Blog: Brad Garmon

Metro Detroit recently landed a $2.85 million Sustainable Communities grant to help the region become more dense and develop its transit options. Brad Garmon, land programs director at the Michigan Environmental Council, offers a free-thinking approach to connecting the historically disparate forces of housing, land use, and eco-consciousness.

Post 2: Transportation, housing, and environmental agencies join forces in a revolutionary trio

Yesterday, I introduced a new $2.85 million Sustainable Communities Regional Planning grant SEMCOG’s new $2.85 million Sustainable Communities Regional Planning grant –  one of only 45 in the country – headed into our region. I suggested that it offers Metro Detroit a rare chance to redefine itself around great places and important projects, and to engage more people and new partnerships in the conversation.

To explain how, I have to back up a bit and spend a minute on the project's funding source – a pretty radical new initiative at the federal level.

The Partnership for Sustainable Communities is an Obama administration initiative that's generating lots of excitement in the circles I run in – smart growth, affordable housing, community economic development, urban planning, green building, etc. – but hasn't necessarily found a mass audience yet.

Here's a quick rundown of a few characteristics that I think make this program – and therefore Metro Detroit's new regional planning grant – different than most anything that's come before.


This is the first time in recent memory – maybe ever – that the U.S. Department of Transportation (DOT), U.S. Department of Housing and Urban Development (HUD), and the U.S. Environmental Protection Agency (EPA) are all sitting in the same room making funding decisions together.

OK, maybe that doesn't sound too radical. But it is.

And just like the feds, Metro Detroit's big players in land use, housing, and environmental investment work in isolation. We have great agencies building affordable workforce housing; others are doling out tax credits to clean up a contaminated industrial parcel, and still others are figuring out where to put a new transit stop. But they're doing it separately.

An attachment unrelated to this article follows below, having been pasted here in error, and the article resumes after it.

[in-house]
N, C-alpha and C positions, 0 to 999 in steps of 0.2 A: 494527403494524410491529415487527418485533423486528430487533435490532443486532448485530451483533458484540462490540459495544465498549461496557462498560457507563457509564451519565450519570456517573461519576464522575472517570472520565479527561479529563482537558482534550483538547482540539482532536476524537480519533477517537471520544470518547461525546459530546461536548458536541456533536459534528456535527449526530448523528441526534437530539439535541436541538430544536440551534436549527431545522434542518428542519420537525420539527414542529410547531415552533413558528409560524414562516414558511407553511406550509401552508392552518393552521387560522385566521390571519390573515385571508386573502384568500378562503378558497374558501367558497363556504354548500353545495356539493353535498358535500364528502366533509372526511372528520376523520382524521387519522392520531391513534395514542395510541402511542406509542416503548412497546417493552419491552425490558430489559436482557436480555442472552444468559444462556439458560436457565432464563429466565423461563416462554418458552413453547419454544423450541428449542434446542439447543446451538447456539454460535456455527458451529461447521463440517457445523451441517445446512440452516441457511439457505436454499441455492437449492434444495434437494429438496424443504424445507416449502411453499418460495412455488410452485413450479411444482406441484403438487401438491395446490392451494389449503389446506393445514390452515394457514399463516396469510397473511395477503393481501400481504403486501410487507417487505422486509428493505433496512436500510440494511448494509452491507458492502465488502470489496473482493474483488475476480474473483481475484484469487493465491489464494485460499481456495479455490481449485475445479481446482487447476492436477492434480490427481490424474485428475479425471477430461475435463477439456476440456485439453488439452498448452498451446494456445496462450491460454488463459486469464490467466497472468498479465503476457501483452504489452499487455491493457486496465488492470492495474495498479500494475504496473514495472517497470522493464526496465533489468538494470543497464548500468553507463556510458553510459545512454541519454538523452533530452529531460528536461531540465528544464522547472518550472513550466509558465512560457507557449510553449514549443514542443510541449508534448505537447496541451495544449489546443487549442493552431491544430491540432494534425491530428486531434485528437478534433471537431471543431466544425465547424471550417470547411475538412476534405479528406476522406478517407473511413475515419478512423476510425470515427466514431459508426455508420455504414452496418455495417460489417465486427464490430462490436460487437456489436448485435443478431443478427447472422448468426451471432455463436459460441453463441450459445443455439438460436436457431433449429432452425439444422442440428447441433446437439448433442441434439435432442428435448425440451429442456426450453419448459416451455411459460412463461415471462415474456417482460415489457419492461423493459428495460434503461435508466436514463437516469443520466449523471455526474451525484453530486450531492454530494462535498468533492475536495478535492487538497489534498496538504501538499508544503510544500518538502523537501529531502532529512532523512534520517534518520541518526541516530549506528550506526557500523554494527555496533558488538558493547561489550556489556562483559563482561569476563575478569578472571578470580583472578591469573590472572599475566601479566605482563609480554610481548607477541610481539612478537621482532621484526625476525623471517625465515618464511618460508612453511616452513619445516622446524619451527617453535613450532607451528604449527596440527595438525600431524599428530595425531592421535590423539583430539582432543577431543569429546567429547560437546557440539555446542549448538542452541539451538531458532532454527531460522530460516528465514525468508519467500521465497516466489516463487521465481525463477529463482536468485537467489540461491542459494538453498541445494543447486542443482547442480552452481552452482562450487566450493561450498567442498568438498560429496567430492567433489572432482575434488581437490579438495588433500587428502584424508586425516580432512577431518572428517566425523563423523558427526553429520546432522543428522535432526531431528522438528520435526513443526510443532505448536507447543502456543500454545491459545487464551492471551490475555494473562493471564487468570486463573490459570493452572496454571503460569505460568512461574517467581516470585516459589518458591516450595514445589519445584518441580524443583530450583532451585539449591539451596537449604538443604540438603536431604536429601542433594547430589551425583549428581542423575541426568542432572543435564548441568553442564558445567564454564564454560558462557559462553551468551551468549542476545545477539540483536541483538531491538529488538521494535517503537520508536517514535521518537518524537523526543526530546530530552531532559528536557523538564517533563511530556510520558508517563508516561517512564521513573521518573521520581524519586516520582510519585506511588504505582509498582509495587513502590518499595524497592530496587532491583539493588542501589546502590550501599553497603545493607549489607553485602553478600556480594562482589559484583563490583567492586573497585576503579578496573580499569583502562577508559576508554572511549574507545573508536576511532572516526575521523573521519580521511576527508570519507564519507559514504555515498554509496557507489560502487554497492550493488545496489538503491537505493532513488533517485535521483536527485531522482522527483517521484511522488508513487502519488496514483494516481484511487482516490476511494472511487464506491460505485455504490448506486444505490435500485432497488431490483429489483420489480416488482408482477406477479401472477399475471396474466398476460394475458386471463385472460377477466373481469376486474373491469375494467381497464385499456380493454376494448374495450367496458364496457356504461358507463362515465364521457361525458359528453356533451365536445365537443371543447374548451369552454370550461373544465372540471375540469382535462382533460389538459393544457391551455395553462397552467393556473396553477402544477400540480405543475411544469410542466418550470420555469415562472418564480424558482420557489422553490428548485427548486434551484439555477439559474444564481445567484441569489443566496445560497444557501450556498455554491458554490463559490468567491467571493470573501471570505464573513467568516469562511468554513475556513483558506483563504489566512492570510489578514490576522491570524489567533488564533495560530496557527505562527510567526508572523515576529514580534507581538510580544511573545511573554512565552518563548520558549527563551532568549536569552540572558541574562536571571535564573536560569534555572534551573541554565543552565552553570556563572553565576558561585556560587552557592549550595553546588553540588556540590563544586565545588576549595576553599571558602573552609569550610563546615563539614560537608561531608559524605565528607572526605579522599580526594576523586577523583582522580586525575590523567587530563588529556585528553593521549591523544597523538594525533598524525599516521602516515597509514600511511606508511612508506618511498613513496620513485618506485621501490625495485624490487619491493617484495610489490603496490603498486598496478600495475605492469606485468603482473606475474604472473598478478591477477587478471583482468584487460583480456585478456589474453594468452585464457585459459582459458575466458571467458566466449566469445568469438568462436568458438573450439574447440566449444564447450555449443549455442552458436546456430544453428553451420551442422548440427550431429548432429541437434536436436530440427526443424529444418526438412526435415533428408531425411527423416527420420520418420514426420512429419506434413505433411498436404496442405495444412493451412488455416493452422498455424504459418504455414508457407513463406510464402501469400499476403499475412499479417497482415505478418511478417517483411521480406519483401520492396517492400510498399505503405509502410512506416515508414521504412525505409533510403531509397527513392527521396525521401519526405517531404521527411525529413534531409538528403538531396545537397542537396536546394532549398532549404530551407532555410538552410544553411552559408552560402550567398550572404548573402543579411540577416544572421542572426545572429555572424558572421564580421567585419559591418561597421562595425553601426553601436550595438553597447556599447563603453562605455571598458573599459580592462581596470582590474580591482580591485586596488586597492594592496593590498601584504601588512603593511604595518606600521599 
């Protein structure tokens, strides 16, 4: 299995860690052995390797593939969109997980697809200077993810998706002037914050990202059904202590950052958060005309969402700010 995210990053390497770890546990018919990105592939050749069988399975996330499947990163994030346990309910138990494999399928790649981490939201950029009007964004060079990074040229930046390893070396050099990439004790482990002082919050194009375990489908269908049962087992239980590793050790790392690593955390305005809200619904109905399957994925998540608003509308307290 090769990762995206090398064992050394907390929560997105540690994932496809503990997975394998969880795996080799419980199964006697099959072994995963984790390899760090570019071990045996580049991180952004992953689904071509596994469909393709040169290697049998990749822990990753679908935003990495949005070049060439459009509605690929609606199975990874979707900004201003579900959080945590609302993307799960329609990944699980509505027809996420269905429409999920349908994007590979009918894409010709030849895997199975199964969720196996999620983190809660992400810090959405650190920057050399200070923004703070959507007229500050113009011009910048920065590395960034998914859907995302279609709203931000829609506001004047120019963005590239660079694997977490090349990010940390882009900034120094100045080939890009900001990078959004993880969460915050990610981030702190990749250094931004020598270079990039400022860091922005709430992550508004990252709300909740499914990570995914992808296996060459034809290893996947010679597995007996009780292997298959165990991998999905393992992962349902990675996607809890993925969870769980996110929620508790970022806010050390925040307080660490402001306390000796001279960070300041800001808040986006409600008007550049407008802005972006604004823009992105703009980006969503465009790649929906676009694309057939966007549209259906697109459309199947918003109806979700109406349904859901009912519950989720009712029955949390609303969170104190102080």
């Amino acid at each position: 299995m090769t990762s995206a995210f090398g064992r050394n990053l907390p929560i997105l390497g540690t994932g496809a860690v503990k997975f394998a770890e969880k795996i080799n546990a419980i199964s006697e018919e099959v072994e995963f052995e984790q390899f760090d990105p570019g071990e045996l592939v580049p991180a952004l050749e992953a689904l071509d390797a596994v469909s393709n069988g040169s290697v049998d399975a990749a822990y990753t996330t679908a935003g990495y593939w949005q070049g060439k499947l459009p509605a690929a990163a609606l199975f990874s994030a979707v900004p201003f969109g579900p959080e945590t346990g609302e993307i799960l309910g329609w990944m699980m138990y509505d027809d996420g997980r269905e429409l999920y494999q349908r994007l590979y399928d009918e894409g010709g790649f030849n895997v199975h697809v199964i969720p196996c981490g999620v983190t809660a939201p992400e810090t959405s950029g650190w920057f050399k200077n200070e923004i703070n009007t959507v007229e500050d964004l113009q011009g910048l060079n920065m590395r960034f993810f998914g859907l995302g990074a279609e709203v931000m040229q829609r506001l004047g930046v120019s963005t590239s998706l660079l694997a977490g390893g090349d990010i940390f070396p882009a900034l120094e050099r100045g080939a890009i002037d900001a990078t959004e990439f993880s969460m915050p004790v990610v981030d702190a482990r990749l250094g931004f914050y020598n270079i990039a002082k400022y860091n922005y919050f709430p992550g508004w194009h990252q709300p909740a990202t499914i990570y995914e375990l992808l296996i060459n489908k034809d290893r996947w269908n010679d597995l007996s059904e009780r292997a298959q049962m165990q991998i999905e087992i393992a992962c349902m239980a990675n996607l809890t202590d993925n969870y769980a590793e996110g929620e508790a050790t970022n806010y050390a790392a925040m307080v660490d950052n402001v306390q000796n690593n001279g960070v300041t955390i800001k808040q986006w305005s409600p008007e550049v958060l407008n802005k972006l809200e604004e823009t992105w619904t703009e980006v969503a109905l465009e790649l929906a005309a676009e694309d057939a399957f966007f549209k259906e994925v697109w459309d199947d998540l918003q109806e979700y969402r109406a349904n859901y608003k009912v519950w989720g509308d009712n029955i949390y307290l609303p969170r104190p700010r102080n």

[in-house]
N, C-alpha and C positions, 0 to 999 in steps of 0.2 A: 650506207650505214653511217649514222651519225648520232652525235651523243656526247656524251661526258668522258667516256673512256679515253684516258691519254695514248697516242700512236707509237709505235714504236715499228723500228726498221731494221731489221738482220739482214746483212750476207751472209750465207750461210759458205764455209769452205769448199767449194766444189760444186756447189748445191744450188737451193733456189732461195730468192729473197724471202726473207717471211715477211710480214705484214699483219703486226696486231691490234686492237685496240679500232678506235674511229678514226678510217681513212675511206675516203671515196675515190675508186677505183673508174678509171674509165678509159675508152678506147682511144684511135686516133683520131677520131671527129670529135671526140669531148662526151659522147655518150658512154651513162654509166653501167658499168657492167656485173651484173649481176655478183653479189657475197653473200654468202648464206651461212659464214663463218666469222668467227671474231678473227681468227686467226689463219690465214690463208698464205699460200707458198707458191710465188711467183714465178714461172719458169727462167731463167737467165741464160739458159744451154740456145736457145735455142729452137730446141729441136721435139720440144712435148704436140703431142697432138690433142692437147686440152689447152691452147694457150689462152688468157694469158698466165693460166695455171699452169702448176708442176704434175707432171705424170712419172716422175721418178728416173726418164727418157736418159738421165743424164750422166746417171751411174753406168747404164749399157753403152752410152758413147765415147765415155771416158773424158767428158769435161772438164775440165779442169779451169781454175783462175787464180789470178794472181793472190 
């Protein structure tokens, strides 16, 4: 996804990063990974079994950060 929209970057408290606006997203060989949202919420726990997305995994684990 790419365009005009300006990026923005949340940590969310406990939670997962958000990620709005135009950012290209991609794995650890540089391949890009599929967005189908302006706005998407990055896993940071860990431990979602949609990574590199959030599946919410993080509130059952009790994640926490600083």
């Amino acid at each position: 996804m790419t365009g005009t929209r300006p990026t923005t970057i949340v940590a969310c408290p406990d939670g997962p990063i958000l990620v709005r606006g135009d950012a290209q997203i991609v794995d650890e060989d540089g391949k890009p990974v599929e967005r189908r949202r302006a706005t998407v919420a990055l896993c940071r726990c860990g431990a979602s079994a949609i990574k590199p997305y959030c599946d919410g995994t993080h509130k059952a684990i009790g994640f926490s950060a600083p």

The opportunity is to put these agencies at the same table, and give them a venue to lay their cards on a table at once to see what kind of hand the region is really playing with.  

The result would be better linkages between projects, and potentially huge synergies. Place becomes the nexus for investment.

A few other potentially game-changer funding programs also fall under the Partnership for Sustainable Communities banner, including Community Challenge grants – those landed in Flint and Traverse City – and TIGER II transportation planning and capital investments. Oakland County and Ann Arbor each secured one of those.

The combined sum of the grants for the three agencies is $409.5 million. And while that might sound like a lot, it's not a big amount of money for these agencies, and doesn't yet touch the bulk of their mainline funding programs like the Community Development Block Grant (CDBG) or highway funds.

But I believe over time more substantial program resources, and even other agencies – perhaps agriculture and energy – will get pulled together in these types of interagency partnerships.


The model laid out by the Partnership for Sustainable Communities program makes infrastructure and public investment dollars competitive rather than programmatic.

Why is that significant? We're entering an era where federal resources – all infrastructure resources, really – will be more limited. And the traditional earmark approach that built our current sprawling region is on the way out.

In most instances, we can't afford to maintain what we've already built, and building more of the same just doesn't make financial sense. No one feels that more than an agency trying to fix bridges or update aging sewer systems with an ever-shrinking budget.

The alternative, then, is that a smaller number of better coordinated, more strategic investments get funded. Those will be projects of regional significance, with local partners and leveraged funds, and that achieve multiple goals at once – creating jobs while reducing pollution and advancing social justice, for example.


The Regional Planning Grant program isn't the biggest pot of money under the larger Partnership for Sustainable Communities banner – just like Ann Arbor's TIGER II capital grant for its Bridges project was magnitudes larger than the SEMCOG's regional planning grant.

But in truth it's the flagship program. Why? It puts regional, metropolitan level planning at the forefront of pubic investment decisions.

That shift reflects an increasing focus on what the Brookings Institution calls Metropolitan America – the robust assemblage of big city, suburbs and small rural towns where most people live, and which generate most of the country's economic output.

As we've known in Metro Detroit, knitting together a collection of independent fiefdoms into a functional regional unit is the big challenge and bigger opportunity of the 21st century.

Two more revolutionary components of this program – sustainability and collaboration – will take a bit more explanation, so I'll save those for tomorrow.